|Aerial Supervisor||- Aerial Supervisor|
Litter on the beach can be spotted from the air. From Beach “Belongil aerial.jpg”
Visual image of power cables from www.flir.com .
Photograph showing a hot spot in a thermal image of a power cableconnection. From from www.flir.com
Power line generation companies have long used thermal infrared imaging to scan electrical components, ranging from service panels, to substations, to power lines. A typical power line survey requires a crew of at least two: a driver and a scanner, together with a field truck and an infrared camera.
The procedure is to drive the length of the power line, while the camera is pointed up at the connection points. Hot spots are then logged for follow up. This method is expensive, in terms of labour and equipment and is often not adequate to complete the task. Many power lines run over mountains and other impassable terrain.
The alternative method is to fly the power line in a manned helicopter, which increases costs and safety concerns. The UAV can fly in an autonomous mode, in which the aircraft is guided via GPS to preprogrammed waypoints.
Most power companies have already surveyed their poles and have a GPS map of their locations. By programming these co-ordinates into a UAV, equipped with the appropriate thermal camera, one operator can now perform an entire inspection from a safe ground point. The UAV will fly from point to point, imaging targets of interest and reporting back to the operator. The cost per hour of UAVs can be as little as US$3.00. This makes the return on investment very favourable. Since there are no crew members on board, the vehicle safety concerns are alleviated and insurance costs are reduced, further improving the benefits of this approach.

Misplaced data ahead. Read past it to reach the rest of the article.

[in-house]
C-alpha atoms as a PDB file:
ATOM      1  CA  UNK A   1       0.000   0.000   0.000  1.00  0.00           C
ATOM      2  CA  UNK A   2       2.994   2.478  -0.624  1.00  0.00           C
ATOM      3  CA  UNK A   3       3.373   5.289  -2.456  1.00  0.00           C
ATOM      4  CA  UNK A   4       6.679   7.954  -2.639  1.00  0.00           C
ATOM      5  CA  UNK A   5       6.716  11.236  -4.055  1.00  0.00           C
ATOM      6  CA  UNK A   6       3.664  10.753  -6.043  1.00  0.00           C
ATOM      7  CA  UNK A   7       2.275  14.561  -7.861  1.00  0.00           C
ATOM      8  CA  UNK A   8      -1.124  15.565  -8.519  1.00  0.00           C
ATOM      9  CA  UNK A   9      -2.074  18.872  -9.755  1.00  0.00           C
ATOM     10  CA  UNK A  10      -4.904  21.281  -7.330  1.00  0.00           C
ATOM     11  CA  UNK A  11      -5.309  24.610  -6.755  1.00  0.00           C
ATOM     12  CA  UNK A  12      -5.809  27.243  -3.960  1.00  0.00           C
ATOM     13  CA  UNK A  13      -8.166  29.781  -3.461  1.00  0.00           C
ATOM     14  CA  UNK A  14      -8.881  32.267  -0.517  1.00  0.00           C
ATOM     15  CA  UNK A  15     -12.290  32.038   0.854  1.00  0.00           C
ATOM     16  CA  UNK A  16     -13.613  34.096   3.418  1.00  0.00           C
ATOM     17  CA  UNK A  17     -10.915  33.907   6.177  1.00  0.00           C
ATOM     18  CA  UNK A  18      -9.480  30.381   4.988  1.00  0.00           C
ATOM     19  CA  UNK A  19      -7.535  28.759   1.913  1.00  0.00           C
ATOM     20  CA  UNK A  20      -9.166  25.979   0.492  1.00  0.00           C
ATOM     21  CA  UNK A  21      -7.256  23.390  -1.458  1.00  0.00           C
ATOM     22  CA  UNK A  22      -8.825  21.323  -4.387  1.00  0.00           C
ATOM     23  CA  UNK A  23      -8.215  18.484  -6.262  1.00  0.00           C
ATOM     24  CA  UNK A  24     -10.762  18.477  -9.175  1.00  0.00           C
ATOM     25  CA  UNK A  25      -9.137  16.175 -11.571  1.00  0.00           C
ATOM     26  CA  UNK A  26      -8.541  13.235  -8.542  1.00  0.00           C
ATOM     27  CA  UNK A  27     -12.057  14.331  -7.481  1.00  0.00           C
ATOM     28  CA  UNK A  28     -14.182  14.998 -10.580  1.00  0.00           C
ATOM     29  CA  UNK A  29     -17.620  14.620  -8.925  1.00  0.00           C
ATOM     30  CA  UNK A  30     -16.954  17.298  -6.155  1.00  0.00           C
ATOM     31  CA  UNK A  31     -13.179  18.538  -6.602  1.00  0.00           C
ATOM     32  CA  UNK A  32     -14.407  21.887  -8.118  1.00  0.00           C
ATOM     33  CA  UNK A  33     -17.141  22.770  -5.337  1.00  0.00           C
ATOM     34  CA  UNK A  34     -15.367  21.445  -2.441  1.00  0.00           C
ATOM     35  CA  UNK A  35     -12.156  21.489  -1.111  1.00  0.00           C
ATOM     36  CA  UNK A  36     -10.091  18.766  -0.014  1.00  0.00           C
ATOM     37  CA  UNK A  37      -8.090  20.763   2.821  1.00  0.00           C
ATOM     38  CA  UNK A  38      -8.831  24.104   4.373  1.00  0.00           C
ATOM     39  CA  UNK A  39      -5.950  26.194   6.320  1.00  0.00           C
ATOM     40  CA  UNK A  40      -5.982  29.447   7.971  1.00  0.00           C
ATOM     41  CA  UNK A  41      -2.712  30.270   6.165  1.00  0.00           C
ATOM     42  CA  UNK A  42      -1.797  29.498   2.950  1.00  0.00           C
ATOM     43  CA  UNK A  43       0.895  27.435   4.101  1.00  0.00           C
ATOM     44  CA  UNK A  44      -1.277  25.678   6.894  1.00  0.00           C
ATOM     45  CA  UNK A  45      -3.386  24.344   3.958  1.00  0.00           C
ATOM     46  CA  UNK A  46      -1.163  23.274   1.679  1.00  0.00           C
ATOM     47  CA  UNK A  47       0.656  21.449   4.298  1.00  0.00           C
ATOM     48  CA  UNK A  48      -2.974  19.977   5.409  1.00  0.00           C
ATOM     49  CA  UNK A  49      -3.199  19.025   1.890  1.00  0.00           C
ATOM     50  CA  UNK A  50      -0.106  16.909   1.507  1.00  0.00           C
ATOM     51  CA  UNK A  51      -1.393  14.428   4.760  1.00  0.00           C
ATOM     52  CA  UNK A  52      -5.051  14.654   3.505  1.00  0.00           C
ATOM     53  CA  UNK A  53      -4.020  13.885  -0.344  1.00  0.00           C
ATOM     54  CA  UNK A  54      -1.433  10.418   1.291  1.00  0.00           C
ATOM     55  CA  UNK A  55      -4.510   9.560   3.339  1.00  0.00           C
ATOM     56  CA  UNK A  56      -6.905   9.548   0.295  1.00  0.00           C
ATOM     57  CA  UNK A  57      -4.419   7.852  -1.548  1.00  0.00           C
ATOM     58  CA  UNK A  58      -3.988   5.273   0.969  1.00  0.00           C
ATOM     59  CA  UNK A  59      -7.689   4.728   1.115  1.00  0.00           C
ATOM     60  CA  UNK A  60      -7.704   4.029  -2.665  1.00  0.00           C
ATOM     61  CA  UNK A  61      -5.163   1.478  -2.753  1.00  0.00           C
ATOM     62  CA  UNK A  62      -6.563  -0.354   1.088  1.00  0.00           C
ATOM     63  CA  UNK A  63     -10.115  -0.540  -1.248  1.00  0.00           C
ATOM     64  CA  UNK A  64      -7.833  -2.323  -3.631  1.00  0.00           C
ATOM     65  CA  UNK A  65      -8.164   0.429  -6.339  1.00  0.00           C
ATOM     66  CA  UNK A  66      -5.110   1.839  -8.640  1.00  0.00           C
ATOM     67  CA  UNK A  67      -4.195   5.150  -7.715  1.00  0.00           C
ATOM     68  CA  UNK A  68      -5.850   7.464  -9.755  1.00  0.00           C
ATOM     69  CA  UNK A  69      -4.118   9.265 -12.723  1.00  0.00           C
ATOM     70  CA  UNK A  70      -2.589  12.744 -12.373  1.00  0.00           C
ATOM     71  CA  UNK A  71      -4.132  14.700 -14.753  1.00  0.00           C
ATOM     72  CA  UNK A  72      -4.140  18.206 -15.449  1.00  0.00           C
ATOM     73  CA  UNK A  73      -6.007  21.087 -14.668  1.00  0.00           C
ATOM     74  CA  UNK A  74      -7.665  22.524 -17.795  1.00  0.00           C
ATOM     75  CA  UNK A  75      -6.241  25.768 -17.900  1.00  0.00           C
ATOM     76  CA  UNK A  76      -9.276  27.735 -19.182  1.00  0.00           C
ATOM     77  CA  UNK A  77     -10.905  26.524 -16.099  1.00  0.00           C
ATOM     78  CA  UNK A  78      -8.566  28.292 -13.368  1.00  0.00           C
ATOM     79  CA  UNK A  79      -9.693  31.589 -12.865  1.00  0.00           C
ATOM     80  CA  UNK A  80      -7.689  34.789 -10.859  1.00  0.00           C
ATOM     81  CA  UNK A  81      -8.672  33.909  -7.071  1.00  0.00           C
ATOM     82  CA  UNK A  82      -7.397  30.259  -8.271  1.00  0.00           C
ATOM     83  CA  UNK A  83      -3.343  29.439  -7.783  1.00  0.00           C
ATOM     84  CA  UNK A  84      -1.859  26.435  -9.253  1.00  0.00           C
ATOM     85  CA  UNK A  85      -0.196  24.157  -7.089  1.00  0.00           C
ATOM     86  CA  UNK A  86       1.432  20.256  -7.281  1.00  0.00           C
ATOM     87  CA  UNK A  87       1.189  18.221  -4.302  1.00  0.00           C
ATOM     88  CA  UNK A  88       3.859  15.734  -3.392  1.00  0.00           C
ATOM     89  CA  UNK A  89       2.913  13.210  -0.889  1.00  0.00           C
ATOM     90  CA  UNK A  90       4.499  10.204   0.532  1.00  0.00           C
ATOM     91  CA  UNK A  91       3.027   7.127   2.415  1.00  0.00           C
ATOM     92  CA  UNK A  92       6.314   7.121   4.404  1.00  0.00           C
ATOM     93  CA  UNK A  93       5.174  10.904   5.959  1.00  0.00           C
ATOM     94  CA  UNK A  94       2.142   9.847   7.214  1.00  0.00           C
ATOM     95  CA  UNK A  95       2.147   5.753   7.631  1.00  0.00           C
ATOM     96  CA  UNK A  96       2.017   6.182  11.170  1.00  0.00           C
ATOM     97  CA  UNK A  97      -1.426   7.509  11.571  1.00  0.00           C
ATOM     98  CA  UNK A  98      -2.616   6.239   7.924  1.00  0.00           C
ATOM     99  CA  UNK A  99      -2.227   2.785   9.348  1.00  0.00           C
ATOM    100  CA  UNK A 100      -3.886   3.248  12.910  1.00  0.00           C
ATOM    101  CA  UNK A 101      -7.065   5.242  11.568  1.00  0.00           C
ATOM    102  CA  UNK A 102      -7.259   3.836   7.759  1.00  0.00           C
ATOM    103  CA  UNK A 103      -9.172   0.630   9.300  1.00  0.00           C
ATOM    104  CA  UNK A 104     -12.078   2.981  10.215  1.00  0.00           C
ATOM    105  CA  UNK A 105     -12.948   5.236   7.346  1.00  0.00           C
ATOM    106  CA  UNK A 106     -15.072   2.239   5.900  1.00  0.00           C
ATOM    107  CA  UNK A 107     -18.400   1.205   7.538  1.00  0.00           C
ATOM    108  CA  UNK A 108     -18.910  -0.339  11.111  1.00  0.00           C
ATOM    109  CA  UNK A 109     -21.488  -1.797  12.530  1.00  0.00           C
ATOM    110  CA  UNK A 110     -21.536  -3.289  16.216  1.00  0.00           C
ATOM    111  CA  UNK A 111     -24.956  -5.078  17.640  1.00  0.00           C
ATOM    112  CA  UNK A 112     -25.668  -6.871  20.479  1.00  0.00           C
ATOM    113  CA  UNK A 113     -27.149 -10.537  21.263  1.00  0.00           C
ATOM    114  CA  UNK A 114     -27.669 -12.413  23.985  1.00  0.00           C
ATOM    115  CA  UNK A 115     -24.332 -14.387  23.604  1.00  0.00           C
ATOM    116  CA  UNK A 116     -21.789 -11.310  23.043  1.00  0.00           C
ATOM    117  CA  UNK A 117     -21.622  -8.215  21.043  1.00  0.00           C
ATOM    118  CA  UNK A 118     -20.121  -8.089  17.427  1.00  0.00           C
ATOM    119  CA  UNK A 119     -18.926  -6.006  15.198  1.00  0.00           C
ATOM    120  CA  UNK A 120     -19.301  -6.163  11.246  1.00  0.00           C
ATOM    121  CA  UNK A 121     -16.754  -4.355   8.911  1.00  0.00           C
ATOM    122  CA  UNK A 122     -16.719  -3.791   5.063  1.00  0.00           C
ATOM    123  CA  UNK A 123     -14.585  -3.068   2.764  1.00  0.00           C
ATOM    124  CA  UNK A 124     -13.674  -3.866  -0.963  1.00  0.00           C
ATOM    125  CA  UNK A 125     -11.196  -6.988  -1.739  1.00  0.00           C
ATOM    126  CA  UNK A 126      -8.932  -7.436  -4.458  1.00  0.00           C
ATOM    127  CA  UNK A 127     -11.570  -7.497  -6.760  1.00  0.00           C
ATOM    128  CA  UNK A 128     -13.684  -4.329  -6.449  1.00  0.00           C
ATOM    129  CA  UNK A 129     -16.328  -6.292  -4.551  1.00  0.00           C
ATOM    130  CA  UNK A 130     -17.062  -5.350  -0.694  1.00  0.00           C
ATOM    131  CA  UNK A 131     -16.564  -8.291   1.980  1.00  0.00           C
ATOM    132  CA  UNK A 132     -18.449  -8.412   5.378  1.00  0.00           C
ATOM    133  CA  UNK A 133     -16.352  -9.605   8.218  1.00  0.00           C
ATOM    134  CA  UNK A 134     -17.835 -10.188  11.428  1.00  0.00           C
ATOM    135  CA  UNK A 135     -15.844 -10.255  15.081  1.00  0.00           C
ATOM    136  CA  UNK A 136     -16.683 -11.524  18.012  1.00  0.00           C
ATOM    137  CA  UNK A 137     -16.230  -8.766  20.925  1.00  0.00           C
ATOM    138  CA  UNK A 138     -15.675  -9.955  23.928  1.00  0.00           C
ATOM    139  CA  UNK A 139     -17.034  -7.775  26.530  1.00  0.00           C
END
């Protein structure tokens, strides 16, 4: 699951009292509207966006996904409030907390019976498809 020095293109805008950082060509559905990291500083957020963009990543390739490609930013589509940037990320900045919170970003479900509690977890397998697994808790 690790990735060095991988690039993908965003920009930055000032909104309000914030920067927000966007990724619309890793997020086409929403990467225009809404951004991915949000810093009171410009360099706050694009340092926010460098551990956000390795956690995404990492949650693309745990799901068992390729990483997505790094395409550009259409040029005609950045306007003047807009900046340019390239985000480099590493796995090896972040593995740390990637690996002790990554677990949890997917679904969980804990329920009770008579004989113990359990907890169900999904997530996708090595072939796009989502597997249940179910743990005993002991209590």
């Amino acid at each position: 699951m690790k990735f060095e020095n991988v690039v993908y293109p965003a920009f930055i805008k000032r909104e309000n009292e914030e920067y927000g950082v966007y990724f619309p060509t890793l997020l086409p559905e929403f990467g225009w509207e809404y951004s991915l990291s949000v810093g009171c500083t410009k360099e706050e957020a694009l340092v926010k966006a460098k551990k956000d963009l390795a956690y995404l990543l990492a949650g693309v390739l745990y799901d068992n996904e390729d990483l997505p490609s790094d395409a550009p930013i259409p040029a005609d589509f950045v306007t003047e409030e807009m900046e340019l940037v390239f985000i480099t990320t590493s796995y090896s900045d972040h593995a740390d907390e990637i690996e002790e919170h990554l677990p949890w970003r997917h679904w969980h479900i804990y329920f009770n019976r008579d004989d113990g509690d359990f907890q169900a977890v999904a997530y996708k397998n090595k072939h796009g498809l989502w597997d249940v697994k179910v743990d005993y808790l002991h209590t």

Further information found at: http://www.asnt.org/shop/143wcd/IR16.pdf
Today's news coverage is a highly competitive field. Getting the story first and providing uninterrupted coverage, is of crucial concern. Most news agencies provide aerial footage of everything from traffic reports, to high speed police chases.
Most reporting is done from a helicopter. Between a staff pilot, aircraft purchase and maintenance, this is an expensive proposition, outside the budget of smaller regional and local agencies. Many of these smaller agencies share, or buy, footage from a central aircraft. This reduces flexibility and provides no market advantage.
The cost of running a TV news UAV, using a high definition video camera (as shown below), is substantially less than the traditional approach. An agency can pay a UAV operator to provide the aerial news coverage, in a timely and cost effective manner.